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February 2010


by Andrew D. Schwartz, CPA

Looks like the IRS is stepping up their auditing efforts.  As predicted in an article posted on MDTAXES three years ago, Are You At Risk of Being Audited, I sadly noted that the IRS had planned to increase the number of tax returns they will be examining.

To quote myself from three years ago, "The IRS has acknowledged that the Service can't 'audit its way out of the tax gap.'  Even so, audits remain an important compliance tool...[and you should] expect the IRS to rely on audits as a deterrent against non-compliance with the current tax laws." 

This past summer and fall, my firm assisted a handful of clients who were being audited by the IRS.  The most noticeable trend was that many of these examinations were handled as "desk audits".  Instead of meeting face to face with an IRS agent, our clients were asked to compile certain records, and then submit their documentation through the mail for examination.  (Makes you wonder if the IRS is offshoring these audits to India. Just kidding, of course.  Or am I?)

Based on our limited sample of audited taxpayers, it appears the IRS is currently focusing their auditing efforts on medical expenses, charitable donations, and employee business expenses.  Let's take a look at the documentation the IRS requests in connection with these audits:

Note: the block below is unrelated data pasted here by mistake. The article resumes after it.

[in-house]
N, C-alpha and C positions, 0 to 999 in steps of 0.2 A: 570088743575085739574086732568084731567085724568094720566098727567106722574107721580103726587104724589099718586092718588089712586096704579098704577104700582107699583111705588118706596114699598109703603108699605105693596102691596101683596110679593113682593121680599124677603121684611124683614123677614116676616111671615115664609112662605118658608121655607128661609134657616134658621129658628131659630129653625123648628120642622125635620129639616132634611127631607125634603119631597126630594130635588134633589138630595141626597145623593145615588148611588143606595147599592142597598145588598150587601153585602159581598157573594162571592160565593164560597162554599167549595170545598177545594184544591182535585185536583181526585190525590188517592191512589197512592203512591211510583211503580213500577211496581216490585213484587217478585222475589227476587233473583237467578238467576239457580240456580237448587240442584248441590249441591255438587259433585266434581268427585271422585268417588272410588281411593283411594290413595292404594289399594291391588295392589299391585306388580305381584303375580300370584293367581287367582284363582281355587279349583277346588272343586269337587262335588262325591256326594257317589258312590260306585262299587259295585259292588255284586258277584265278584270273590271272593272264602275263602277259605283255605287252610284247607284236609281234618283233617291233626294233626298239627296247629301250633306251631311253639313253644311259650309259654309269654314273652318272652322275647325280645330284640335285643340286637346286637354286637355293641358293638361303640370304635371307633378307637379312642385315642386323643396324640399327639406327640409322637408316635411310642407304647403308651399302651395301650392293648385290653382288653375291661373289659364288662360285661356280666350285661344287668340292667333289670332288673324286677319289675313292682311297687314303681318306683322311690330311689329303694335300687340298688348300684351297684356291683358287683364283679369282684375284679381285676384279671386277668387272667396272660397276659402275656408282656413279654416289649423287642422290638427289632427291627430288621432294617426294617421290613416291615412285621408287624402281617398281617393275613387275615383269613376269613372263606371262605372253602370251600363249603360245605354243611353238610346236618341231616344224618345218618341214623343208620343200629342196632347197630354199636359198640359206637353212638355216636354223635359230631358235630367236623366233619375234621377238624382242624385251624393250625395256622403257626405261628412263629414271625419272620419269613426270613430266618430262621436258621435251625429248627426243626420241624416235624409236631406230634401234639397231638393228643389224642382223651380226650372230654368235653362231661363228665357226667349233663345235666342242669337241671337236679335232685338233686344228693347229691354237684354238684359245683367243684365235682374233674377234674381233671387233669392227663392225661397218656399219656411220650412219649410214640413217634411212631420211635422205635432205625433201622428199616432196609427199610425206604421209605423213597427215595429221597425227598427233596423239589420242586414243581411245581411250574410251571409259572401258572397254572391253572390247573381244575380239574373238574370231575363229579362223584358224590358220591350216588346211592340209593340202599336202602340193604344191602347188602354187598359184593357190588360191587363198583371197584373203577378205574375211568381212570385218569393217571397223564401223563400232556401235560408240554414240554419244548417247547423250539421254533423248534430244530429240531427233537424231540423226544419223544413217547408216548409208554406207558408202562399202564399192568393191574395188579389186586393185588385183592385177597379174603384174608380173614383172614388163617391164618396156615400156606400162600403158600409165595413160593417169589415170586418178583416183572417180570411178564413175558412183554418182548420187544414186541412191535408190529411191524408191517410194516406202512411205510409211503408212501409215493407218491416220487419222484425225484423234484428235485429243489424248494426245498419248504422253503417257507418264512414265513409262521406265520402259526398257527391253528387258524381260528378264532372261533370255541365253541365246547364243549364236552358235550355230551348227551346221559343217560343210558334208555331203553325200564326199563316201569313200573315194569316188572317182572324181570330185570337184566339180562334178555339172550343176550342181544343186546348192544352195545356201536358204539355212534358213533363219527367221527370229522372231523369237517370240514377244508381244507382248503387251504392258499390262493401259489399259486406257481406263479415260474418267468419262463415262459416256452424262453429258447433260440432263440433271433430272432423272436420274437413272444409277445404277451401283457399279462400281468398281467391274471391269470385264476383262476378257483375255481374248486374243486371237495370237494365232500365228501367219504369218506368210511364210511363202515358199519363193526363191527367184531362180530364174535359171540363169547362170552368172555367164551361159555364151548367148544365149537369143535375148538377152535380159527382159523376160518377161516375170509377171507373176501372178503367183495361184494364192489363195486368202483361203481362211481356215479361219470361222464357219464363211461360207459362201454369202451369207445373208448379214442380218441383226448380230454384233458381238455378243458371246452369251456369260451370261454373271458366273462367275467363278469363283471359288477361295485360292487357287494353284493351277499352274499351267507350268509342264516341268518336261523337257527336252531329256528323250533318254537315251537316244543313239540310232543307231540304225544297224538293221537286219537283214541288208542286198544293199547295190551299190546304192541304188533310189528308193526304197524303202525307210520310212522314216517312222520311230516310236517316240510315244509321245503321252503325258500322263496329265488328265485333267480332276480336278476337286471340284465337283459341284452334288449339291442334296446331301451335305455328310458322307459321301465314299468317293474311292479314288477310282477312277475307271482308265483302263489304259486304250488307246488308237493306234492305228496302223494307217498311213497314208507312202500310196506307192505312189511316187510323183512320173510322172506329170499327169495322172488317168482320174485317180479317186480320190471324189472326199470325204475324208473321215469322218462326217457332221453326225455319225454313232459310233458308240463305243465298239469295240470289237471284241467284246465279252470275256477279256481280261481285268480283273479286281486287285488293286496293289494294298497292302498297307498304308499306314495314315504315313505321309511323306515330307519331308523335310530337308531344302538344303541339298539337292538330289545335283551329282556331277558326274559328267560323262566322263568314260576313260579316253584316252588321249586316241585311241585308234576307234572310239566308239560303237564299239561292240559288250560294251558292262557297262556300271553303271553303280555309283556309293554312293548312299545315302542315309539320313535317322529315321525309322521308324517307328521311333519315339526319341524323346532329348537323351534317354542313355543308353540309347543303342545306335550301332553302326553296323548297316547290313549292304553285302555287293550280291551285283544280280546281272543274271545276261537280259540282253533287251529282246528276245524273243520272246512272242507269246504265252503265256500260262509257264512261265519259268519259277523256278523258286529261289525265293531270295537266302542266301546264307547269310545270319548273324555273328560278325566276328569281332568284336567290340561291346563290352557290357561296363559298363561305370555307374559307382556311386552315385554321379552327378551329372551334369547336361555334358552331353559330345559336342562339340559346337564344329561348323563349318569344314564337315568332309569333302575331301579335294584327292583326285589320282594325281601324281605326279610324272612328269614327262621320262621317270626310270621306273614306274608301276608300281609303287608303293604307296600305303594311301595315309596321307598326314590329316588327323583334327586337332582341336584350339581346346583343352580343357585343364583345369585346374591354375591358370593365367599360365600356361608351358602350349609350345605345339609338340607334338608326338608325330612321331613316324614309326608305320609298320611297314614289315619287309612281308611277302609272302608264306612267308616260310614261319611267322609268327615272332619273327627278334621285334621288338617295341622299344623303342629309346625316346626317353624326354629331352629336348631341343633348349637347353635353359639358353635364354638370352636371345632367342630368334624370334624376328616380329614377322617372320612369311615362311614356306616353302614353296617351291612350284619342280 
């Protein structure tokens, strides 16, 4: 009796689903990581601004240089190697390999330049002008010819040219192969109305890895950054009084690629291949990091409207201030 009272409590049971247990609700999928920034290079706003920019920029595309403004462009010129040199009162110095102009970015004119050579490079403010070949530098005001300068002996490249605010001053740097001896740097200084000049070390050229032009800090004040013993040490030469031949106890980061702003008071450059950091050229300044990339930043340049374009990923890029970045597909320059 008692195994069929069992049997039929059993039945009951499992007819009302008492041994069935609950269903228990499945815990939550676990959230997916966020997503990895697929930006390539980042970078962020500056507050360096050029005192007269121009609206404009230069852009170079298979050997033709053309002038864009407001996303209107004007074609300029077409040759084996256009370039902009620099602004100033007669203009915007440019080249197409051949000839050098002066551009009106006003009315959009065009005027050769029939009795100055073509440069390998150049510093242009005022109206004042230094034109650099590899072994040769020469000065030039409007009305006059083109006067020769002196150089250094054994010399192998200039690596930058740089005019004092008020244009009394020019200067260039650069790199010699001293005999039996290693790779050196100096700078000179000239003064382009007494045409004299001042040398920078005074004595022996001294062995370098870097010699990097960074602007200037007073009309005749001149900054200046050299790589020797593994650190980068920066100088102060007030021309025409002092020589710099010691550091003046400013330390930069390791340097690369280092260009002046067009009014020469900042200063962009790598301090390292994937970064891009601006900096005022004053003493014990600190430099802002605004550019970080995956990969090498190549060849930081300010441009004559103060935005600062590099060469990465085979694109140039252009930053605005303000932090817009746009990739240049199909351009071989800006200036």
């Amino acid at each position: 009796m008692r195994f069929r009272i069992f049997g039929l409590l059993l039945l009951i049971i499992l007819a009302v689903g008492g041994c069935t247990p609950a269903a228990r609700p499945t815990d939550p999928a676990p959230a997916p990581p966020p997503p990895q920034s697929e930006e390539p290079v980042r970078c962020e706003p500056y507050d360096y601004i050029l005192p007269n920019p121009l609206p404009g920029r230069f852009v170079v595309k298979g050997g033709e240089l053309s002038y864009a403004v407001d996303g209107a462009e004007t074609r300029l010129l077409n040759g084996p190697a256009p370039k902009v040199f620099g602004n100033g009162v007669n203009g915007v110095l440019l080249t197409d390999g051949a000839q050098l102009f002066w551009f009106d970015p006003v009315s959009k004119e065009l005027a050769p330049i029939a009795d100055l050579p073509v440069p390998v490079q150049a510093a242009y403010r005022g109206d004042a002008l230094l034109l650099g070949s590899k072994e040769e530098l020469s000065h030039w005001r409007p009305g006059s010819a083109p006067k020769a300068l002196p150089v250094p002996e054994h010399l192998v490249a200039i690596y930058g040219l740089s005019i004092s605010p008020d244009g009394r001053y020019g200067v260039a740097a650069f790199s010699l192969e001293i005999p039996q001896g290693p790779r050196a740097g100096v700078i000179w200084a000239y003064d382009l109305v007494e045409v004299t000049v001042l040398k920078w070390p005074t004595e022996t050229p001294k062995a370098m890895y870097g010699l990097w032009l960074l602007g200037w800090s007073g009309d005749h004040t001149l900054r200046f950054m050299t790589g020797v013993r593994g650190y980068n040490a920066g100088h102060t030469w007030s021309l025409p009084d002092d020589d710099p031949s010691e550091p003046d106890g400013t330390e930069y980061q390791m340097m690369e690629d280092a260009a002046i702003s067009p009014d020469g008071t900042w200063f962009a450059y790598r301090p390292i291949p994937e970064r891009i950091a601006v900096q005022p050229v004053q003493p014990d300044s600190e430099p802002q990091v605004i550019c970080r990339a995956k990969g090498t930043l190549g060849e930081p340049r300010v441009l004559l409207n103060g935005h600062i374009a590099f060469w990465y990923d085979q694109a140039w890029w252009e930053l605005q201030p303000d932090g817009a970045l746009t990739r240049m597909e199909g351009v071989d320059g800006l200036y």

Medical and Dental Expenses

  • Send copies of cancelled checks, receipts or statements for all medical savings accounts, medical and dental expenses (including medical insurance) showing the person for whom each expense was incurred, along with any insurance or employment reimbursement records.  Send a copy of your medical insurance handbook or policy describing the benefits and reimbursement policy and verification of premium costs.

  • For prescription drug expenses, send copies of statements or receipts showing the prescription numbers, names of drugs, costs and date purchased.

  • For other expenses, (including capital improvements, equipment, transportation and lodging) send proof of payment and statements to show costs and medical requirement.

Charitable Donations

  • Send copies of cancelled checks and receipts for contributions to charitable organizations.